The Joint Council for Qualifications has now published results for 2009’s cohort of 805 657 A-level students which included particularly encouraging news for physics.
Not only has the number of physics A-level entrants continued to rise for the third consecutive year, the rate of increase has doubled for A-level and more than quadrupled for AS-level.
This year’s 4.8% increase, with an additional 1 340 students sitting physics compared to 2008, is a huge improvement on last year’s increase of 2.3%. The numbers have increased, the rate of increase is accelerating and, notably, the proportion of students taking physics is also improving as the total number of entrants for all subjects decreased from 827 737 in 2008 to 805 657 this year.
Dr. Robert Kirby-Harris, chief executive at the Institute of Physics (IOP), said, “We are really pleased to see a convincing turn-round with further and larger increases in numbers taking physics – indeed, this year’s results leaves us in no doubt that efforts to improve uptake in physics are working.”
The number of AS-level entrants in physics is even better news, proving that messages about the benefits and importance of physics are getting through, and might be a reflection of success for the new GCSE curricula. This year, 41 955 students sat AS level physics this year, almost 4 000 more than in 2008, representing a 10% increase.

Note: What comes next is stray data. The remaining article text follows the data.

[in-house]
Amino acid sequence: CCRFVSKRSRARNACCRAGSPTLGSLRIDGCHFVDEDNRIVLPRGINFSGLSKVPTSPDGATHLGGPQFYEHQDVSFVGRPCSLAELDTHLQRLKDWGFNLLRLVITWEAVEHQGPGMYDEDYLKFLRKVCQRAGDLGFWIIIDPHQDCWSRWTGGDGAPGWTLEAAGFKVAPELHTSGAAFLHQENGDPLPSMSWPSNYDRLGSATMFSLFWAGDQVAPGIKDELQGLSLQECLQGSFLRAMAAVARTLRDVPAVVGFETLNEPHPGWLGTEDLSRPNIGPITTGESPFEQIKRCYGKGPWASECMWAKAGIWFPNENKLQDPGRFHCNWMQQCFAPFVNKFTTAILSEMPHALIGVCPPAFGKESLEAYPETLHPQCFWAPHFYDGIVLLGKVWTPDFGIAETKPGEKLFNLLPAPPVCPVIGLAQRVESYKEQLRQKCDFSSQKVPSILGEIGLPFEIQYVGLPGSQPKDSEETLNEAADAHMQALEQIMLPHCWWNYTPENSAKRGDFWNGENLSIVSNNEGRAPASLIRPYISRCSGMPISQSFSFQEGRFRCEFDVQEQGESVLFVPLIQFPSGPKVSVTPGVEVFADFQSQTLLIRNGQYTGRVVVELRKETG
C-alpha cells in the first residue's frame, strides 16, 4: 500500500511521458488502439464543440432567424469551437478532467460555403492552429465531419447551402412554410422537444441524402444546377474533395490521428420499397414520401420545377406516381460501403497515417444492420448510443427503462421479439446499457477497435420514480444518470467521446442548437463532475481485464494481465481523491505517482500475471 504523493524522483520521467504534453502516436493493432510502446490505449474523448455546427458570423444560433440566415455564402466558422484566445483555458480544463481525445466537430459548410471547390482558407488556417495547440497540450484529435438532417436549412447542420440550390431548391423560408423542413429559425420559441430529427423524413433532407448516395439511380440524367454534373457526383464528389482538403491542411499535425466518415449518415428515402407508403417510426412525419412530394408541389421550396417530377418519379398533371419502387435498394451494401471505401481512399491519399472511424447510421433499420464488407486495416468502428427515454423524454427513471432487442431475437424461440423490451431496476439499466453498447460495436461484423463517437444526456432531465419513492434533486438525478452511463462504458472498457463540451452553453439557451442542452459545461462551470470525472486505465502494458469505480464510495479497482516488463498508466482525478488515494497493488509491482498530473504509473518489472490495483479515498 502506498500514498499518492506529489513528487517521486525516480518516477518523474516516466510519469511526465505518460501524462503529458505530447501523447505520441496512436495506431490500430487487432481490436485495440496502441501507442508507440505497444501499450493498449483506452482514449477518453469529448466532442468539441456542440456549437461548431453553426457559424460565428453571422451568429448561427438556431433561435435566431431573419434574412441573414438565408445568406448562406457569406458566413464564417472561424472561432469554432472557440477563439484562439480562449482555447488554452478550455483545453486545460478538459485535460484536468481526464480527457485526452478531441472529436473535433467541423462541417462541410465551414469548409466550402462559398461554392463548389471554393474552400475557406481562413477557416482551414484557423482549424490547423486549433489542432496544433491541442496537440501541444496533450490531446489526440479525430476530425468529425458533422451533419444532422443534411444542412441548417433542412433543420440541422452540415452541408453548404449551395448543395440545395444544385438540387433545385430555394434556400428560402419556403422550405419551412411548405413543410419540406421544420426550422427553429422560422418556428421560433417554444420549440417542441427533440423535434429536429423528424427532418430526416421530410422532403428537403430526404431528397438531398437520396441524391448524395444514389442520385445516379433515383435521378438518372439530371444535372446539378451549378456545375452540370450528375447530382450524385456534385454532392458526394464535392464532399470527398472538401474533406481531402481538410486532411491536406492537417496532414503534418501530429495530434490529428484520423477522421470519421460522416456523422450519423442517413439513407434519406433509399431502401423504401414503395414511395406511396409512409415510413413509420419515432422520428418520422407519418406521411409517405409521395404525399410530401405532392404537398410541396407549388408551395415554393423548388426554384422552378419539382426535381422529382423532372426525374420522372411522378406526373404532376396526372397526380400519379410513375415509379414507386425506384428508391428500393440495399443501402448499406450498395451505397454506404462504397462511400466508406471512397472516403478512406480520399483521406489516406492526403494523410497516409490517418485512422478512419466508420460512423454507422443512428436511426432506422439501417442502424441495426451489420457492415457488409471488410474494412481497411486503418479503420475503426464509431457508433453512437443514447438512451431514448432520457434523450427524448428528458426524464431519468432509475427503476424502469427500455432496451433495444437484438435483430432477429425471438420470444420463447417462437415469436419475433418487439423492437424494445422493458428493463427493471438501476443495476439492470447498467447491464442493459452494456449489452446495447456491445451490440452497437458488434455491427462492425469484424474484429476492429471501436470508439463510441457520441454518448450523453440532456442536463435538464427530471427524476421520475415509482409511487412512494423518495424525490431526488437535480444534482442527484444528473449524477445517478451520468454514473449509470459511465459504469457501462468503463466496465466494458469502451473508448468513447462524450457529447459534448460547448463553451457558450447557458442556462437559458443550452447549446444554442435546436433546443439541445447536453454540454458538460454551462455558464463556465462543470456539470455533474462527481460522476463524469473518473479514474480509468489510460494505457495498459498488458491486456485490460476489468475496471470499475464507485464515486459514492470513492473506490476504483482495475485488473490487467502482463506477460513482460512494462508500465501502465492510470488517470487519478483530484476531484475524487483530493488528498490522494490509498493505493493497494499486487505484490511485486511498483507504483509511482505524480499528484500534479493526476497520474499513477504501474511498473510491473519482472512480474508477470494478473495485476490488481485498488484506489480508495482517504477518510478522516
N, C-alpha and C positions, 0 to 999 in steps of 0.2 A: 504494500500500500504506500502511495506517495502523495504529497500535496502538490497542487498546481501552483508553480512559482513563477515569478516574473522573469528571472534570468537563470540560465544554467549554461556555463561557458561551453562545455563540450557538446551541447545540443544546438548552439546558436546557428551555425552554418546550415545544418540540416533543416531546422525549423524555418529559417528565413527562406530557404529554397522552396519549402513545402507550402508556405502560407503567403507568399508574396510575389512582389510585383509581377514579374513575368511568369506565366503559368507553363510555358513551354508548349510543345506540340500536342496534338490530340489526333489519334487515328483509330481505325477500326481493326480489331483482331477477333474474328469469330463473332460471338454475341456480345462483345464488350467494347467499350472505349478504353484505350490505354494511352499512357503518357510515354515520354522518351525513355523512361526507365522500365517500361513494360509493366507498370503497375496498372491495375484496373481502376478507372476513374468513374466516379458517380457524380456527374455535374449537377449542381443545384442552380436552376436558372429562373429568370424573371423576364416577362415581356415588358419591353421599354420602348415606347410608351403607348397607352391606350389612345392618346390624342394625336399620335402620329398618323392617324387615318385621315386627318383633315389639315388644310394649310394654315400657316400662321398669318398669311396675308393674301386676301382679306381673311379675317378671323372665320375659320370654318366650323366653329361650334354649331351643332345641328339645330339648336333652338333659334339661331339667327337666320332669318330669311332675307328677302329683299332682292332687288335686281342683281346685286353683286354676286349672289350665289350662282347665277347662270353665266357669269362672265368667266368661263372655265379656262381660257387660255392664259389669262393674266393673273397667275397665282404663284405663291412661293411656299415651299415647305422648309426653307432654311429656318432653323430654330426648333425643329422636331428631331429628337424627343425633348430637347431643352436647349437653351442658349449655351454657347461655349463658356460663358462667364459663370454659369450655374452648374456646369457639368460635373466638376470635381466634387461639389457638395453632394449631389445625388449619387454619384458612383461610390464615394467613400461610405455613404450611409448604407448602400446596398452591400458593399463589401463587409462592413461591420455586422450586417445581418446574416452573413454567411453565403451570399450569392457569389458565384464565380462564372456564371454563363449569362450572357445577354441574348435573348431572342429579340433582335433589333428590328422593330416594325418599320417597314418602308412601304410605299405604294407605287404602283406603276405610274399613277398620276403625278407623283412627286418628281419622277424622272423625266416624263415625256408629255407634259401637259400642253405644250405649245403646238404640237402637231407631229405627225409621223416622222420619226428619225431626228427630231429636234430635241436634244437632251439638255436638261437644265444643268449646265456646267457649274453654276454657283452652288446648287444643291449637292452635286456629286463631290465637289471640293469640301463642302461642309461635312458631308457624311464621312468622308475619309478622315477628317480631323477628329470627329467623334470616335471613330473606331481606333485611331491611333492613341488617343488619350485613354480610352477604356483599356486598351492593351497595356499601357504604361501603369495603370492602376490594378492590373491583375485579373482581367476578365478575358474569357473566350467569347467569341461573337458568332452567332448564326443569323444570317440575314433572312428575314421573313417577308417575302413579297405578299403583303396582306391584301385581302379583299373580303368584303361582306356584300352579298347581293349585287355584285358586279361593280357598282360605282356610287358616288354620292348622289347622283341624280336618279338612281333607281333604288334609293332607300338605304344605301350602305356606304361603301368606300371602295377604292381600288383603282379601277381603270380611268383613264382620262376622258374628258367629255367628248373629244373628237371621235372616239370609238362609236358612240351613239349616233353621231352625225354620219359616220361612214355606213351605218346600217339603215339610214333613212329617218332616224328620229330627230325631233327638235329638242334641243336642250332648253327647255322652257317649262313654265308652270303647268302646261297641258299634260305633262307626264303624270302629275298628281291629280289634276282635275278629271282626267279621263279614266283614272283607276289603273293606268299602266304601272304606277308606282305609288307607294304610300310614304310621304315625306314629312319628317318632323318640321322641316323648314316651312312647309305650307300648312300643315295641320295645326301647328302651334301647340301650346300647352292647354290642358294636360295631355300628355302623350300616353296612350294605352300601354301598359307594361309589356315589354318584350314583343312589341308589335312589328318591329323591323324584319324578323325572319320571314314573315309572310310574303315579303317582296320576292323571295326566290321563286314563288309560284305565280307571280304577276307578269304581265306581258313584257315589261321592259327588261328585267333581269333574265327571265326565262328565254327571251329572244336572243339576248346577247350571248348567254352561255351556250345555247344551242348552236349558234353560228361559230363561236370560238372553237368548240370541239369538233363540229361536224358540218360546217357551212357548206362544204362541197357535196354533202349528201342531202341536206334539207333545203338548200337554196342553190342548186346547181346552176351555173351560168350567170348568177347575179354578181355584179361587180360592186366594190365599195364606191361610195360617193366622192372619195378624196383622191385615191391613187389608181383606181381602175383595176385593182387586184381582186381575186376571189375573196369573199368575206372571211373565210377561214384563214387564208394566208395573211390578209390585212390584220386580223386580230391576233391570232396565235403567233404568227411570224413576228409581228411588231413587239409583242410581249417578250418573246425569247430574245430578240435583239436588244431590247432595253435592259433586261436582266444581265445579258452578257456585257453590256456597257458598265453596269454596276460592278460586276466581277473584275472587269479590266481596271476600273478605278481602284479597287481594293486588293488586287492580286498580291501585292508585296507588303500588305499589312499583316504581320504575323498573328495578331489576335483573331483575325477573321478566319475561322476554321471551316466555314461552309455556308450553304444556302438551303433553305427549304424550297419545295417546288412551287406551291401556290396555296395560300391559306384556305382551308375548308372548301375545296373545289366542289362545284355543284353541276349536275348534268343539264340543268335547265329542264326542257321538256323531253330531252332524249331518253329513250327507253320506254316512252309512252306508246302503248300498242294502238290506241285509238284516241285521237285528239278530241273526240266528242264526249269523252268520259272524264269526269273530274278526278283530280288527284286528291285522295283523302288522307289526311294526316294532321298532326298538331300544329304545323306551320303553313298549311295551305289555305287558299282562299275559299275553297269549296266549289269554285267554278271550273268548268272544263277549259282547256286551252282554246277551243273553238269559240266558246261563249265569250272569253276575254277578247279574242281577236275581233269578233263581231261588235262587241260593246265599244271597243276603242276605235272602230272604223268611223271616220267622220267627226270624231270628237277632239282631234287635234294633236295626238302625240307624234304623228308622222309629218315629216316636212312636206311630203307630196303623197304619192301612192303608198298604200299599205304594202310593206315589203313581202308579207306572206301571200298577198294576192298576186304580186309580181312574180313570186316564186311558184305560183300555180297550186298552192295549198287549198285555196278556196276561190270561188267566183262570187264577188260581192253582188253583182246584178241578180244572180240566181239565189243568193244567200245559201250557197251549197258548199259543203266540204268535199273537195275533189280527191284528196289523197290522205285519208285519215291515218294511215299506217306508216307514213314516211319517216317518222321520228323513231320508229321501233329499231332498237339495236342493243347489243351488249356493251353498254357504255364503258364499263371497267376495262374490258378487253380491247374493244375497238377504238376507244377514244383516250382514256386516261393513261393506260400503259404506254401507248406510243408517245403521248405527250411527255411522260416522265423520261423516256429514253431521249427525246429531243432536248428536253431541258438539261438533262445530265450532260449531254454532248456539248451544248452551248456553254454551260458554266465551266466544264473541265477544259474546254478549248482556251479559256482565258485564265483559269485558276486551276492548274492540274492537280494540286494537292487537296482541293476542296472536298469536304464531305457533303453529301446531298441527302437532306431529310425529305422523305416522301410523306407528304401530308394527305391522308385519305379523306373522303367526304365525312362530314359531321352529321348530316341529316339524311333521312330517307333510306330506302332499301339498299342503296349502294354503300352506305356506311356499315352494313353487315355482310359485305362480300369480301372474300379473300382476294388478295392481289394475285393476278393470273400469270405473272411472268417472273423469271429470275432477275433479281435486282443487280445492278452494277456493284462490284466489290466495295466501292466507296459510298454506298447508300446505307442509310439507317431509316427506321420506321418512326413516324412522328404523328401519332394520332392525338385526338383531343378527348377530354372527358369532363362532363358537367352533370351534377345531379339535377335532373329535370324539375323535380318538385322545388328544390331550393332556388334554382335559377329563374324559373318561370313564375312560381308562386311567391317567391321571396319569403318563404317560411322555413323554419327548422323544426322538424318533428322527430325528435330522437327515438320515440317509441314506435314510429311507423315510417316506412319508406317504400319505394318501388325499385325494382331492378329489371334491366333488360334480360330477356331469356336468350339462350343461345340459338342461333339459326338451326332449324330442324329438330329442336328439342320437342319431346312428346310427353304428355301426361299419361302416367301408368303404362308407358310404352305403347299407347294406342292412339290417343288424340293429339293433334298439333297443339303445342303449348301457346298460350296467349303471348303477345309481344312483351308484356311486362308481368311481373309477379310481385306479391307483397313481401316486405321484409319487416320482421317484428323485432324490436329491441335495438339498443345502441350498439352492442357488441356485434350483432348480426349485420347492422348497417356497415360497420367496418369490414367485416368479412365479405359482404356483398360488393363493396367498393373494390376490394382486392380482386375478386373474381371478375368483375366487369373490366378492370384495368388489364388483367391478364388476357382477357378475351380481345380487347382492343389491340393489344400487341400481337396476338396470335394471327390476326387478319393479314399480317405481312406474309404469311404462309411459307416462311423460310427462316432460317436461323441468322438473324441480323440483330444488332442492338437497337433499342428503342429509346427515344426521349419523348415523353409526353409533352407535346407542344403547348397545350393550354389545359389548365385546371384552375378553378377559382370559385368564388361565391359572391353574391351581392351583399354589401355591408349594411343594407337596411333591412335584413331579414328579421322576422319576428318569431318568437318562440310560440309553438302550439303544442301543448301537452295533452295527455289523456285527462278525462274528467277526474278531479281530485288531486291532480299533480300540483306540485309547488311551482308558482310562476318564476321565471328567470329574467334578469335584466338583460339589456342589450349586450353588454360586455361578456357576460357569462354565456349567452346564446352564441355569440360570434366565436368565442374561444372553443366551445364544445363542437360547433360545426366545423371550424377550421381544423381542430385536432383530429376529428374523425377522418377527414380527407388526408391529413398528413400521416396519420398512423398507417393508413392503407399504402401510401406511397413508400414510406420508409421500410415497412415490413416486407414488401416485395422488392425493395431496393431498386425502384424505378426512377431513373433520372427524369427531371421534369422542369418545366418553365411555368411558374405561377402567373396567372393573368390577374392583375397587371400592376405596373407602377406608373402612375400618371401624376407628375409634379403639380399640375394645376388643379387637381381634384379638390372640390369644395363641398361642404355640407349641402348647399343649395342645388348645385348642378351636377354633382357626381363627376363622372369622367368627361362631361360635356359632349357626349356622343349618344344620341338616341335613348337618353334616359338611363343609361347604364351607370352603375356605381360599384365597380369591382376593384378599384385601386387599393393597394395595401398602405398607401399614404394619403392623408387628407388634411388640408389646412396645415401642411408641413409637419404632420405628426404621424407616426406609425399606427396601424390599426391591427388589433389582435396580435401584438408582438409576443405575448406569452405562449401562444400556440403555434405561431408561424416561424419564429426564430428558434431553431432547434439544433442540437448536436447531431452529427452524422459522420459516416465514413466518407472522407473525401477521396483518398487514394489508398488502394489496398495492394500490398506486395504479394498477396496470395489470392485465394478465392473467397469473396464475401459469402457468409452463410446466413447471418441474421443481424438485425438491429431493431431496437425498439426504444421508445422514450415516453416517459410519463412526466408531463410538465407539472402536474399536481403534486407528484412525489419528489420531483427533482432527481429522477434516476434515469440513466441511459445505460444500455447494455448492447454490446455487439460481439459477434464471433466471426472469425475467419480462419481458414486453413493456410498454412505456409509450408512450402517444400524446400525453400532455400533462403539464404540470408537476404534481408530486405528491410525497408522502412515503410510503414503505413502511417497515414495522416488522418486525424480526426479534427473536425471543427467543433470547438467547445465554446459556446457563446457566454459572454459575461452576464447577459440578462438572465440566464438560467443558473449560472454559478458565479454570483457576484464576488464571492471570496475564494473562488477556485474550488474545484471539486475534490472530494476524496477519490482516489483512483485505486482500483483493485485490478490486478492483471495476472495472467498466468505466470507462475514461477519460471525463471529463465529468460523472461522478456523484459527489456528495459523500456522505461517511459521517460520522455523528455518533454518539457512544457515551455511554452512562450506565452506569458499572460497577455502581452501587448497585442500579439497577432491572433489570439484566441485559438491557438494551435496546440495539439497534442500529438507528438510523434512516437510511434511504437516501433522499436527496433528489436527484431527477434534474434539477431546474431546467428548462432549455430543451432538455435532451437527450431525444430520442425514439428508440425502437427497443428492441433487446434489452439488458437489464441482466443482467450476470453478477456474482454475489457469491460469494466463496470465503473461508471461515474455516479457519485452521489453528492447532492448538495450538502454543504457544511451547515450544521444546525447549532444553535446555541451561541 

If a significant proportion of the students can be retained from AS to A level, current policy-makers might be congratulating themselves next year for hitting their target – four years early – to see 35 000 young people sitting physics A-level by 2014.
Charles Tracy, head of education pre-19 at IOP, said, “We congratulate all this year’s candidates on their success. We are particularly pleased to see a larger proportion of them choosing physics at AS, making it one of the top ten subjects among 17 year olds.
“Interestingly, this year’s AS-level entrants are the first to have progressed from the new science GCSE curricula. The release of today’s figures show that these new GCSEs are achieving one of the things they set out to do – encouraging more young people to take subjects like physics up to A-level and beyond.”
The gender divide in the physics classroom has only marginally decreased with a relative constant ratio of three to four boys to every girl.
For full results tables for physics click here.
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